Slow burn is kind of a loaded term in the horror genre. To some, “slow burn” is a lazy euphemism for “too boring”. To others the burn portion of the slow burn is a bit too jarring, meaning that they would prefer something a little more subtle through the entire movie. They would argue that a jolting ending can ruin a subtle, complex story. When a filmmaker decides to really dedicate themselves to this slow burn format, they dedicate themselves to walk a fine line through a fickle horror audience. While Ti West is the only well known, current horror filmmaker to walk this line, the directors of the new IFC Midnight film, Entrance, Dallas Hallam and Patrick Horvath, might just join him in those same nerdy horror dinner conversations.
Talking about the synopsis of Entrance is tricky. The introduction of the characters spends so much time in the mundane, repetitive portion of life there is really nothing to describe. To talk about the eventual climax would be to ruin what the movie is trying to accomplish. Let us say just say this, the movie spends its time following Suziey, played, appropriately and effectively, by Suziey Block. The term “following” is particularly apt here as the camera’s style of a shaky handheld look makes the entire film feel just a little more voyeuristic than typical. In this style, we see her daily routine again and again, and then again. There are small, strange occurrences in the midst of the routine, a bump here, a knock there, but for a large portion of the movie we are passive observers of Suziey’s every day life, with all of it’s malaise and boredom intact.
Her malaise and boredom is palpable for the audience too; for a portion of the movie we feel exactly the same. We understand when Suziey chooses to leave the city because, as an audience, we kind of want to as well. This is not meant as criticism of the movie, but more of a warning. You have to be patient with Entrance. The filmmakers have a goal in mind, and part of the goal is to lull us all into the same malaise that Suziey has fallen into. This can be challenging to view simply because it gets a little uncomfortable. As an audience we are used to a more traditional progression, each moment advancing the plot. When that doesn’t happen in Entrance, it can be a little disorientating. We see her shower, apply makeup, make coffee, and sleep. We don’t simply see this once, or even twice, but we see this repeatedly. This is her life and the filmmakers want us to watch it.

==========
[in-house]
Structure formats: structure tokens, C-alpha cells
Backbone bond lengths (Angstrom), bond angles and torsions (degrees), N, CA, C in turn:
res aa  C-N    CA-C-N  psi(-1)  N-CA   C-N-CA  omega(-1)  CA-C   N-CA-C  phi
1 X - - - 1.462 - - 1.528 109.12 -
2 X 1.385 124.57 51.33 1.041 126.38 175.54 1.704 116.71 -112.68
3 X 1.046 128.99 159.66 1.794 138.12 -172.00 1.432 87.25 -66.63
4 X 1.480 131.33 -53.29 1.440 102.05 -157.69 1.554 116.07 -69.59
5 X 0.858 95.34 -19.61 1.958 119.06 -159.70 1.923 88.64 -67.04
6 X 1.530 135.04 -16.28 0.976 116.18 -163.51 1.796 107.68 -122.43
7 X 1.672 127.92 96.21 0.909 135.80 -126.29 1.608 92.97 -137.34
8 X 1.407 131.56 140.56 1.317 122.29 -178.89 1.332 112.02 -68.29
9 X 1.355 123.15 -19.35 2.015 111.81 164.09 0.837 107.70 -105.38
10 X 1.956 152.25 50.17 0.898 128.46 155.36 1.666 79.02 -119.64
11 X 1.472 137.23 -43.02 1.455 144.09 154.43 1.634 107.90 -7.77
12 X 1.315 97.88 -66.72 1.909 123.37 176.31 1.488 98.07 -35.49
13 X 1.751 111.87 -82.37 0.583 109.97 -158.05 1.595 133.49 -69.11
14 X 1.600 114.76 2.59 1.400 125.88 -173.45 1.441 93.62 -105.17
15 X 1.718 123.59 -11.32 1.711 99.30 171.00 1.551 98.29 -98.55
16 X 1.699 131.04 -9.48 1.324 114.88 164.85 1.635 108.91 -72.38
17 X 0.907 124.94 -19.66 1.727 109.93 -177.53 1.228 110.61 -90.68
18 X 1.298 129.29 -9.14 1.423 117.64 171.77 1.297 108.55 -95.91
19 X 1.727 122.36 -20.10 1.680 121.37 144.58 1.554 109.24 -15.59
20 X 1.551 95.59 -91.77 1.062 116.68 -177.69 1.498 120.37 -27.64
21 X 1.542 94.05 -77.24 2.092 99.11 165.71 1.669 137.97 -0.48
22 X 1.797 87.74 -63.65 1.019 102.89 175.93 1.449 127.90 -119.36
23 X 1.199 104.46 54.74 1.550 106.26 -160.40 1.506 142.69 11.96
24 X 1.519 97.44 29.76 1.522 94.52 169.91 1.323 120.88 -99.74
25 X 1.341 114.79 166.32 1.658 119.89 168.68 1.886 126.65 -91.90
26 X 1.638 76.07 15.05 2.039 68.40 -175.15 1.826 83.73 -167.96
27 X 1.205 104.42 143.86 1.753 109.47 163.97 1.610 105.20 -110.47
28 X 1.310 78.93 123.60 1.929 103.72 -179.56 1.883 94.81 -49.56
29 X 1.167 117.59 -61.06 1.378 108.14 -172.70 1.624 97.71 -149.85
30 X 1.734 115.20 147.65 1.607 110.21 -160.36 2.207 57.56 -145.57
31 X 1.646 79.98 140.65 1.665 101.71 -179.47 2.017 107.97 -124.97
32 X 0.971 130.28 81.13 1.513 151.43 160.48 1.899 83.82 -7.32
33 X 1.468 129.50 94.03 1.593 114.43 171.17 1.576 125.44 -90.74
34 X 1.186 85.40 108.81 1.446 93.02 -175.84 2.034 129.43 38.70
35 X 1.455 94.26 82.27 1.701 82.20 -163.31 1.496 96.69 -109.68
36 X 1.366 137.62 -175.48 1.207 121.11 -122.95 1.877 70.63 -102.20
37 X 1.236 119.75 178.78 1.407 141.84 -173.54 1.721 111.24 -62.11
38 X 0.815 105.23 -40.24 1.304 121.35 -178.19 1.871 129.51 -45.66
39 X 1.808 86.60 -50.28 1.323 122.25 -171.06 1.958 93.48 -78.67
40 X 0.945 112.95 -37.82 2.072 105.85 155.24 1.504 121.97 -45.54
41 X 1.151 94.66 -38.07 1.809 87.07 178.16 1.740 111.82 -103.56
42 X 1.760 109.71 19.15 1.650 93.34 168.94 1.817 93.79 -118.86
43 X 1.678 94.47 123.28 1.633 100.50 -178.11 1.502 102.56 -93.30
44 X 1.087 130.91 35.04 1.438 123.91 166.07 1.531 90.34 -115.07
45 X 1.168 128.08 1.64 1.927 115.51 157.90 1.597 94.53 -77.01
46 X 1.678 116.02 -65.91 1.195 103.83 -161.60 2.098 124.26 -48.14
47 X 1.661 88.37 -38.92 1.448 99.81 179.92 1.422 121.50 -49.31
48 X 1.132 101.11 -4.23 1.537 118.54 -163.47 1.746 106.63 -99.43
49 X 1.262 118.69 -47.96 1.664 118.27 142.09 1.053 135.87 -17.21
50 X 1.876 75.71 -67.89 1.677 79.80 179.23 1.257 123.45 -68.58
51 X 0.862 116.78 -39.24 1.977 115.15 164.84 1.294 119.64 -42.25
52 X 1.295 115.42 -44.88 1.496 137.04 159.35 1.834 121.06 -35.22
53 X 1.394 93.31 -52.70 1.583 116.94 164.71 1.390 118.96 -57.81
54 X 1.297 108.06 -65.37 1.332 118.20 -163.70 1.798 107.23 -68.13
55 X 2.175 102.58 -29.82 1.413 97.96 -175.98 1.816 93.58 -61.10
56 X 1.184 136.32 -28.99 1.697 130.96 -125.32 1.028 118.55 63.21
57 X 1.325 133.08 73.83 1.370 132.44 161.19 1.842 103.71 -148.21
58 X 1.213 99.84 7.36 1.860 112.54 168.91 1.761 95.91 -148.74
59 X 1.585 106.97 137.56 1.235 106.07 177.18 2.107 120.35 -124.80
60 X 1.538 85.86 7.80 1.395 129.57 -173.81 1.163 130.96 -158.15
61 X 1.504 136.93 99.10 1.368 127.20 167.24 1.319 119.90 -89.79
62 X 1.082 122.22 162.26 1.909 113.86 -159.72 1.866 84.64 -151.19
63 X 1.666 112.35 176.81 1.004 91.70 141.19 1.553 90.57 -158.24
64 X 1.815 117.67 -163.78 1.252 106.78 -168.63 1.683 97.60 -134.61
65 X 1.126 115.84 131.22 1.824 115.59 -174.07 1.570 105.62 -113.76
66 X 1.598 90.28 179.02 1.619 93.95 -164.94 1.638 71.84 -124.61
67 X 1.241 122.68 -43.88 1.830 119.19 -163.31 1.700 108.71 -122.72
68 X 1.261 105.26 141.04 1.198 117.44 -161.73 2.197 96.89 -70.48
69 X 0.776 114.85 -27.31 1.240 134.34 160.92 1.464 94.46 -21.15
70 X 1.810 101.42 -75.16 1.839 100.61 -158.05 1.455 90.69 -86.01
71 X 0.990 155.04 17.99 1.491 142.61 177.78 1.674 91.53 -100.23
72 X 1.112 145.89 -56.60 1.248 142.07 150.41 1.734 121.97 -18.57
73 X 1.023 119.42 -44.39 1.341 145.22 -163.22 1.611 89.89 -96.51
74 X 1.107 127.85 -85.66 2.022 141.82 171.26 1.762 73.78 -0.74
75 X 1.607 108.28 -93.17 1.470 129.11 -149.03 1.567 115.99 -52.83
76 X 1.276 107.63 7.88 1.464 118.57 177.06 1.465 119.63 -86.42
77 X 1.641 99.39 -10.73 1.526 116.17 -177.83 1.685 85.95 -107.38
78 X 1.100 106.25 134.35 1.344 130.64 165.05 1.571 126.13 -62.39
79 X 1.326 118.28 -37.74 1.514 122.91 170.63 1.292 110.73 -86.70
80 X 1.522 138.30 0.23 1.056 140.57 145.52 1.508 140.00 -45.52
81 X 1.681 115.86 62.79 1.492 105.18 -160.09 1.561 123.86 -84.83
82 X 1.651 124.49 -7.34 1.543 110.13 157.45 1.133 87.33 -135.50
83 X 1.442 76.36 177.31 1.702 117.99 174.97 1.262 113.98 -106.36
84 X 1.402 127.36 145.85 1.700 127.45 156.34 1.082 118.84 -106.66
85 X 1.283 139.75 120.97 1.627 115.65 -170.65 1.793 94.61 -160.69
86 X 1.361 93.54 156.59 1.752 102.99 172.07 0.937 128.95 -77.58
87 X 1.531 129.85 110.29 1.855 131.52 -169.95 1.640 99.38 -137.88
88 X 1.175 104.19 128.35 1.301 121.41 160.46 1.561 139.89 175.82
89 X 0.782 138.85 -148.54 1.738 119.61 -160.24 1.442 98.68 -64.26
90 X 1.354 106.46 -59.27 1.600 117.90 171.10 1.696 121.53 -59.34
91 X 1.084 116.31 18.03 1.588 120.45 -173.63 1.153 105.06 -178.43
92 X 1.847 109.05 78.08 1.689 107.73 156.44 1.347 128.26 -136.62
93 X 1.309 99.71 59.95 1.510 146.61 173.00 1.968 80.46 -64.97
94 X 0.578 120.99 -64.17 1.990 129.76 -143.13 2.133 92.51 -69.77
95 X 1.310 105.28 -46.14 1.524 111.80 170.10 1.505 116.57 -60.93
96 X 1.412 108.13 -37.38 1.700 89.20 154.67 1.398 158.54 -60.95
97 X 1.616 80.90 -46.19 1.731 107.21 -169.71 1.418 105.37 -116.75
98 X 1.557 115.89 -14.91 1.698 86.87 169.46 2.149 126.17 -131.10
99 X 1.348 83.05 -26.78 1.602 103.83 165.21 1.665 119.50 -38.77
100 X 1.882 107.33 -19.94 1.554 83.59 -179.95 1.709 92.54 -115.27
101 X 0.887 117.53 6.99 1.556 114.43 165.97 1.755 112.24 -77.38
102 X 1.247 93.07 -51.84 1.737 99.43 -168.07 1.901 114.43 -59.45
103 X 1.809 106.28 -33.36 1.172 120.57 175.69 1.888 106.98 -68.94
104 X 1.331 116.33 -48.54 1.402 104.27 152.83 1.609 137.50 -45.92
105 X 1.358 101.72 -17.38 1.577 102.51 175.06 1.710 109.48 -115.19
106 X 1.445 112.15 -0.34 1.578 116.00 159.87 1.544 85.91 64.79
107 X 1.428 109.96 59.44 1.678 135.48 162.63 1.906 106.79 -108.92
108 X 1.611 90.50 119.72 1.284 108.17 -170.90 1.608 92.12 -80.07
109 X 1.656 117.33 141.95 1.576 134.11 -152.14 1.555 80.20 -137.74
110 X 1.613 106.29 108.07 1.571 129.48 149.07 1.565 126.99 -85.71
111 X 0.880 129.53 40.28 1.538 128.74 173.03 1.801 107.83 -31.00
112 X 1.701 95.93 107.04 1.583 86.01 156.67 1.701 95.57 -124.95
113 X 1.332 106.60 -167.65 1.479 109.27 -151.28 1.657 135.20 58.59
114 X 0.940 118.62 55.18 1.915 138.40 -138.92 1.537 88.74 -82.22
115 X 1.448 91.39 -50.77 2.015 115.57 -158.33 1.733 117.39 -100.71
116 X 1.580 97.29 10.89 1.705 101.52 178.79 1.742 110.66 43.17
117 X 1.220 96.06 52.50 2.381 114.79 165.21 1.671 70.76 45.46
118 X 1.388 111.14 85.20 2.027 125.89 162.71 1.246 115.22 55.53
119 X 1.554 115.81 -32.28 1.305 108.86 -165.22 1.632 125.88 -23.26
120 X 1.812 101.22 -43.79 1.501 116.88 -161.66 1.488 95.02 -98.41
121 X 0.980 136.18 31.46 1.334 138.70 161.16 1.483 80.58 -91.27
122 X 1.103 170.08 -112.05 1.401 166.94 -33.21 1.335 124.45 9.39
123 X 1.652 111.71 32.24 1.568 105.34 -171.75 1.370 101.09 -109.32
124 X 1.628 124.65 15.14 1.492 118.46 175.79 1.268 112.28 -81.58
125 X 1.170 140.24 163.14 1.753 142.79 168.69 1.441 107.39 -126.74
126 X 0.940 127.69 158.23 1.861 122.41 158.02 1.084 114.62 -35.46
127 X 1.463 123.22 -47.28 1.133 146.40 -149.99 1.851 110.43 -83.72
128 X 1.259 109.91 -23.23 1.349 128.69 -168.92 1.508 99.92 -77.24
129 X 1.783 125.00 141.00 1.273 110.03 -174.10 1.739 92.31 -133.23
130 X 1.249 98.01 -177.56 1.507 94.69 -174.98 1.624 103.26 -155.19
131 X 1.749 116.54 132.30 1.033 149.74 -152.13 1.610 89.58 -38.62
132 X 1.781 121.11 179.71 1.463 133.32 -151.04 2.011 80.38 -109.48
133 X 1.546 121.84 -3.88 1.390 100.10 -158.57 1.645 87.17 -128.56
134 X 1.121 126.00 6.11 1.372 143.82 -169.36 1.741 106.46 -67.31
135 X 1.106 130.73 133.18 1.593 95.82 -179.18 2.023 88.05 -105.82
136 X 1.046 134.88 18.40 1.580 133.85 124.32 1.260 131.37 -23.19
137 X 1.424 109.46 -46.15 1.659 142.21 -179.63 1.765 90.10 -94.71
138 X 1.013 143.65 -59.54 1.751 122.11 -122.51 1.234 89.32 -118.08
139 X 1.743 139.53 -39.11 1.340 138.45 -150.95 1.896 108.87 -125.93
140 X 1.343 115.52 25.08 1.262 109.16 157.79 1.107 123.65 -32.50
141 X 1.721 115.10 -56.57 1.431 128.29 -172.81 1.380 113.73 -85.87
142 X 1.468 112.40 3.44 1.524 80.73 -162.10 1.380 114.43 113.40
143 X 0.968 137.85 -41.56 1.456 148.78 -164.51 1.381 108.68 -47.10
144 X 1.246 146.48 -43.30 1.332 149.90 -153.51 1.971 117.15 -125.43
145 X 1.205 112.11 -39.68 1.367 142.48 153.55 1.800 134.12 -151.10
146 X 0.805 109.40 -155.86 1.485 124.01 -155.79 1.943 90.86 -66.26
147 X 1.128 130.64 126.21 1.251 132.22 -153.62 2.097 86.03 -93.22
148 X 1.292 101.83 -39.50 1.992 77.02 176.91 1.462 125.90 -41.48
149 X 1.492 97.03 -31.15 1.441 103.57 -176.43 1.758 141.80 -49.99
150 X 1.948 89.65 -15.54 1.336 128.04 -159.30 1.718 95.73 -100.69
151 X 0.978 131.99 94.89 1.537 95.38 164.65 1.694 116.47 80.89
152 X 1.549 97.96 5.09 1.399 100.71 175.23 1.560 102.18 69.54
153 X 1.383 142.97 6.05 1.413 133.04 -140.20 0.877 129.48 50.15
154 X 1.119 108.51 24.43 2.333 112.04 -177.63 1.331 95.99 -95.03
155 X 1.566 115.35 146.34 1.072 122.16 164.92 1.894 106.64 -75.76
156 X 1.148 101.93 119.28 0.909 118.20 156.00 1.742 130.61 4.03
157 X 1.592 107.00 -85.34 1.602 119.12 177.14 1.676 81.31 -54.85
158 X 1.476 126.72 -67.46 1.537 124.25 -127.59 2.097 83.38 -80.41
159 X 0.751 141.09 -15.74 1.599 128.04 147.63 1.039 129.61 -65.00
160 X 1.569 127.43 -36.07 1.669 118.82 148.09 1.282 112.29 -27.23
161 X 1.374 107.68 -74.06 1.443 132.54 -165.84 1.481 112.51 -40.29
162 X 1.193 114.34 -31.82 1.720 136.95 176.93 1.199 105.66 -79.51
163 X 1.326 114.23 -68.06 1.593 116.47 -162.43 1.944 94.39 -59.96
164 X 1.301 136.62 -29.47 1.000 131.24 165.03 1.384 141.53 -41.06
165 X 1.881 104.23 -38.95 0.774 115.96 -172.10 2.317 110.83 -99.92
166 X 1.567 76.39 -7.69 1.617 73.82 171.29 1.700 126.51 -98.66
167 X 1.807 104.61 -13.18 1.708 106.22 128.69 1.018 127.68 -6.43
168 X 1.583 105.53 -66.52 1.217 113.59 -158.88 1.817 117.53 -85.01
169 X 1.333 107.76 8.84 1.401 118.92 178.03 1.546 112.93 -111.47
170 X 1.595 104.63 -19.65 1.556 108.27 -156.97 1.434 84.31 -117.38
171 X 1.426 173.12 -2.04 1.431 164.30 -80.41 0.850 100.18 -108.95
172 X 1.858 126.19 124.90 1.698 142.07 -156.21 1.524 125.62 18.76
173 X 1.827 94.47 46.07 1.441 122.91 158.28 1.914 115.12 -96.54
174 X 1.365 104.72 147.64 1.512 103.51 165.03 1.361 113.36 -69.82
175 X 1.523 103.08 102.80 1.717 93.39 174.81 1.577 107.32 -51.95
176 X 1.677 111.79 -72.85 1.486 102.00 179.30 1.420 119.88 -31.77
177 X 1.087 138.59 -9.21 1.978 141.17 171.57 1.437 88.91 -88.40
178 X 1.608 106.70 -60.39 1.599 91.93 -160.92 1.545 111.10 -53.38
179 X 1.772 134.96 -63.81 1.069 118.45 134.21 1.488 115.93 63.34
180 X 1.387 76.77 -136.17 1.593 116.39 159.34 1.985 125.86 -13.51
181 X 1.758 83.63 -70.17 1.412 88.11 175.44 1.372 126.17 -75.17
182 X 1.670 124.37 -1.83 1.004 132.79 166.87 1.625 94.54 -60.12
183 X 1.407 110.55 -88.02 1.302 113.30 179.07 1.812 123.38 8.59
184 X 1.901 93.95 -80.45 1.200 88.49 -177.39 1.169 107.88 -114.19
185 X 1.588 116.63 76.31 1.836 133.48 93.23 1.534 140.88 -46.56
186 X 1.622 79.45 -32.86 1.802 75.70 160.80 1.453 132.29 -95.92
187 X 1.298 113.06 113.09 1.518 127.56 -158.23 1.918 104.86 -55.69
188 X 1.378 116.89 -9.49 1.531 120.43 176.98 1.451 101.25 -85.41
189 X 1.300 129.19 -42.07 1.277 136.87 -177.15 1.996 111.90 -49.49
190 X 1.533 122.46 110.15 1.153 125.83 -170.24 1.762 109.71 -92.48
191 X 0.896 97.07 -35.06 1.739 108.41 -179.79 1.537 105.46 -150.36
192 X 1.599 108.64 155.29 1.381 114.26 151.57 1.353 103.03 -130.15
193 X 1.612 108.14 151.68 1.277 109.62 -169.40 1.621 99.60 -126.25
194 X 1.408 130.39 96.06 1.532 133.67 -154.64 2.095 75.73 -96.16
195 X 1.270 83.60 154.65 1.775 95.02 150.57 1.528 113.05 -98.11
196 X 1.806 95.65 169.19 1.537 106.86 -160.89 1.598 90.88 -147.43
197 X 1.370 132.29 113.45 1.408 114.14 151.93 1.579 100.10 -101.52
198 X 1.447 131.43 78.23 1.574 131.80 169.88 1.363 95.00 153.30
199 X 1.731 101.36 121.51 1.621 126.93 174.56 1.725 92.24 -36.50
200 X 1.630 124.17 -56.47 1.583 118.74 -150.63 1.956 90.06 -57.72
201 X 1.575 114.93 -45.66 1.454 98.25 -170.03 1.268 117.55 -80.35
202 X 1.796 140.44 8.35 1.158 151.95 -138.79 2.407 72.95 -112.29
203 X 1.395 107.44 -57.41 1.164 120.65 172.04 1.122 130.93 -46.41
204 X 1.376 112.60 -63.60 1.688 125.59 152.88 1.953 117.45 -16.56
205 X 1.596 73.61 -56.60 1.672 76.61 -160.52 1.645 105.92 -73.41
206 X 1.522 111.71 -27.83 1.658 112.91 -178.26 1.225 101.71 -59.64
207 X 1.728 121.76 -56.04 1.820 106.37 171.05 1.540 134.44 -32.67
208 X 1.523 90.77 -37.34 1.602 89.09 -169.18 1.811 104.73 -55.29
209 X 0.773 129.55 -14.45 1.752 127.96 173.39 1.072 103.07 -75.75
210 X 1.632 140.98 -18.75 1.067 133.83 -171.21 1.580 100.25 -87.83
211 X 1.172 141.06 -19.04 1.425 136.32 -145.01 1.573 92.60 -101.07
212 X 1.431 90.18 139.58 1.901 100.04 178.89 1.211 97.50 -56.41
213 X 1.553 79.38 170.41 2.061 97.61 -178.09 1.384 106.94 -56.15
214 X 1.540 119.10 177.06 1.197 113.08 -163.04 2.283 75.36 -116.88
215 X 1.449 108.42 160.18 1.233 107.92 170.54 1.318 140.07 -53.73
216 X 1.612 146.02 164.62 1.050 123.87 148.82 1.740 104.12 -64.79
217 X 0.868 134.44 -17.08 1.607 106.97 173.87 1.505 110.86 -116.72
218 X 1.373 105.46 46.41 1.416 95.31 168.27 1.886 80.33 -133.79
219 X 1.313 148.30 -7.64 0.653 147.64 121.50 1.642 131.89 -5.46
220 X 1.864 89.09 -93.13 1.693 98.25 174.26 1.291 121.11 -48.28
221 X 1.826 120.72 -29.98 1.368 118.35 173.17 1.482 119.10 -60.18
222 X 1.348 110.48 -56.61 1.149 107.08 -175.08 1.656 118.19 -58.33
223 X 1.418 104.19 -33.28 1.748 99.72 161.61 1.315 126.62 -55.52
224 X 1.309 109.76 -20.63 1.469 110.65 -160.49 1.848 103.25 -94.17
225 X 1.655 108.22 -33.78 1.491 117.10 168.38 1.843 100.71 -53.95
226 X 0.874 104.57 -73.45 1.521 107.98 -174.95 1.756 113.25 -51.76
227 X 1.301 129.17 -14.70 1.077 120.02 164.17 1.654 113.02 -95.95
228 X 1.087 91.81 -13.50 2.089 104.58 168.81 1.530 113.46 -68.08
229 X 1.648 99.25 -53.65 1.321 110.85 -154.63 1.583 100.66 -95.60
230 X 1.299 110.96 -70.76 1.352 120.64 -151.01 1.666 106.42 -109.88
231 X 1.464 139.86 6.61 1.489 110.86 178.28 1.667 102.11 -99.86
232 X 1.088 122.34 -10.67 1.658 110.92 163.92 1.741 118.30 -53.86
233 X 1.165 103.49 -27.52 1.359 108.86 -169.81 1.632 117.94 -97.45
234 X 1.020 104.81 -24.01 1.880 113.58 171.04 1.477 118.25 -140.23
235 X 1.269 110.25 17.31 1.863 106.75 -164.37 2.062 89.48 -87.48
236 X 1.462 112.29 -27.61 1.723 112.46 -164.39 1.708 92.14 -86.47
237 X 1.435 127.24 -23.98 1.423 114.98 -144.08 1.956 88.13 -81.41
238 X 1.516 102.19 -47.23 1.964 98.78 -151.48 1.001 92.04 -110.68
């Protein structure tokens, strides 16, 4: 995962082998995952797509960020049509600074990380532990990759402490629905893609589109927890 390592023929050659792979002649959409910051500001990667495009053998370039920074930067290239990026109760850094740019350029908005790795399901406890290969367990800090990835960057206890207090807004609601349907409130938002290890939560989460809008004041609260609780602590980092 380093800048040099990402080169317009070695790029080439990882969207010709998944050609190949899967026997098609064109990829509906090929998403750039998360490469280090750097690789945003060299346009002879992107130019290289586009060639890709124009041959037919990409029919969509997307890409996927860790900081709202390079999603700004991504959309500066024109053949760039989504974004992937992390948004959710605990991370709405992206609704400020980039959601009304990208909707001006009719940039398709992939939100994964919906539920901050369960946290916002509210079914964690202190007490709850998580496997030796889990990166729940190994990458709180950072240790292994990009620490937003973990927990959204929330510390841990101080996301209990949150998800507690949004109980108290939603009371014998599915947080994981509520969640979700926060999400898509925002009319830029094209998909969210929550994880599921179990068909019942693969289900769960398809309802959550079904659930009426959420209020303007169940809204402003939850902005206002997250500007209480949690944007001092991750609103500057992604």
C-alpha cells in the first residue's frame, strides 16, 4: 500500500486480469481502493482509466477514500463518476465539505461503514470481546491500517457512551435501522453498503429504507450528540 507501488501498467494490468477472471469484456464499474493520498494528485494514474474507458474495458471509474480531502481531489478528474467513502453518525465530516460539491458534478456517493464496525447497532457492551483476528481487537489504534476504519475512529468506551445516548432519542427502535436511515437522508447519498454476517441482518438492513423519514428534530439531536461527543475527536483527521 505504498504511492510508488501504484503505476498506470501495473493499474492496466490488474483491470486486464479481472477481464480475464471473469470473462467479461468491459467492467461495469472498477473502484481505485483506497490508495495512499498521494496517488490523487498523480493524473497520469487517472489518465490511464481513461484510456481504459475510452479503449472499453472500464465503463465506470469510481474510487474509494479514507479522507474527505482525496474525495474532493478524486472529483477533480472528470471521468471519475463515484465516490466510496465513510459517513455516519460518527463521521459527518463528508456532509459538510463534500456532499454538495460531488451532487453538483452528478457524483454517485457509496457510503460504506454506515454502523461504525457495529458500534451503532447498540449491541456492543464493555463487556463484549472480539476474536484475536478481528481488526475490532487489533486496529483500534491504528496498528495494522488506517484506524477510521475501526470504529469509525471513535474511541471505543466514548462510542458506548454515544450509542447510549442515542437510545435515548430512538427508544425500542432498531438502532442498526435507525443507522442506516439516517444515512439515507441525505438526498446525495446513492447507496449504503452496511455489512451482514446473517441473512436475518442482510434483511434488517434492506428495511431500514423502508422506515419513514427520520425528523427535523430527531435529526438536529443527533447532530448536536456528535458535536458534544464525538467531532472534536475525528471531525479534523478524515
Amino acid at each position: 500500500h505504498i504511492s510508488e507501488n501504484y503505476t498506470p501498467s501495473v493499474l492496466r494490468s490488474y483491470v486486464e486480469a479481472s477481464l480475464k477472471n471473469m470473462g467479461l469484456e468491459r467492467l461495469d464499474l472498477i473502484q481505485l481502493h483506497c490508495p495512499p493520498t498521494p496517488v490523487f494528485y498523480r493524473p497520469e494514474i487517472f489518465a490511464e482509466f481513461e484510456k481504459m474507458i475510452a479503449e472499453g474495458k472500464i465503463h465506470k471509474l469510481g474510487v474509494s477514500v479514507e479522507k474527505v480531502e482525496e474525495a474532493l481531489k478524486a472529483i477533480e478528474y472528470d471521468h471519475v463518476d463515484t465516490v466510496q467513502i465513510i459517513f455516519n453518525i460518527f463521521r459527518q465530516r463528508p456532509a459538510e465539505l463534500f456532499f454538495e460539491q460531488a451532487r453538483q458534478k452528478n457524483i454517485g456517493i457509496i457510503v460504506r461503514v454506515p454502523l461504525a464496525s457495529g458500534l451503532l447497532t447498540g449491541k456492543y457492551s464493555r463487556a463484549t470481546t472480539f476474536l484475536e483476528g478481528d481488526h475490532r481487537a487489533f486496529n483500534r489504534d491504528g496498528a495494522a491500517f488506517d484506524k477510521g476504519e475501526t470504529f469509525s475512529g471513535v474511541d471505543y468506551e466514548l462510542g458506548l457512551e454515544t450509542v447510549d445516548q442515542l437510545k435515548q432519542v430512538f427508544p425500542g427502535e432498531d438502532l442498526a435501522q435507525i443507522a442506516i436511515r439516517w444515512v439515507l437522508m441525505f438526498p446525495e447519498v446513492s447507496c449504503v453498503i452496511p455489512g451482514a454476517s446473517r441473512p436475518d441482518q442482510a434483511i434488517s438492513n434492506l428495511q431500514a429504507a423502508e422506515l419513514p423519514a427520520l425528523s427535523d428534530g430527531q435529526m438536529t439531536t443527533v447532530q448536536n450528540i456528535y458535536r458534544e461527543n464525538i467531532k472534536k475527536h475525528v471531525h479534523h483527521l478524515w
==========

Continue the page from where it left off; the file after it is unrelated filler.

The reason we are meant to see this repeatedly is revealed in the climax and leads to a pretty fantastic final ten minutes or so. And once that final sequence of Entrance begins to play out, it’s easy to not only be accepting of the monotony beforehand, but to be thankful for it. The juxtaposition of her supposedly monotonous life and the final scene is pretty powerful, successfully using a bookend to the opening scene that is nothing less than chilling. The previous hour of uber-realism makes the eventual horror apply in the context of everyday life, maybe a little too well for some. The final scenes of horror are just as real and relatable as anything that has come before. It is unsettling, it is frightening, and, maybe most disturbing of all, it is believable. The only real complaint with the movie is with a soliloquy that happens in the final sequence that explains everything a little too thoroughly. It’s as if the filmmakers balked at the intensity of their subtle style, worried that the audience wouldn’t understand their intent if they didn’t provide a detailed treatise of it.
I don’t dare think that Entrance will work for everyone. Undoubtedly, its slow pace and repetition will turn some audience members away. Those audience members, though, will truly miss out on a pretty special movie that dares to take its time developing real characters and a layered, meaningful story. Dallas Hallam and Patrick Horvath decided to walk that line of the slow burn horror film and, a few moments of over explanation aside, succeed to the point that Entrance is not just a good genre film, it is a plain old good movie.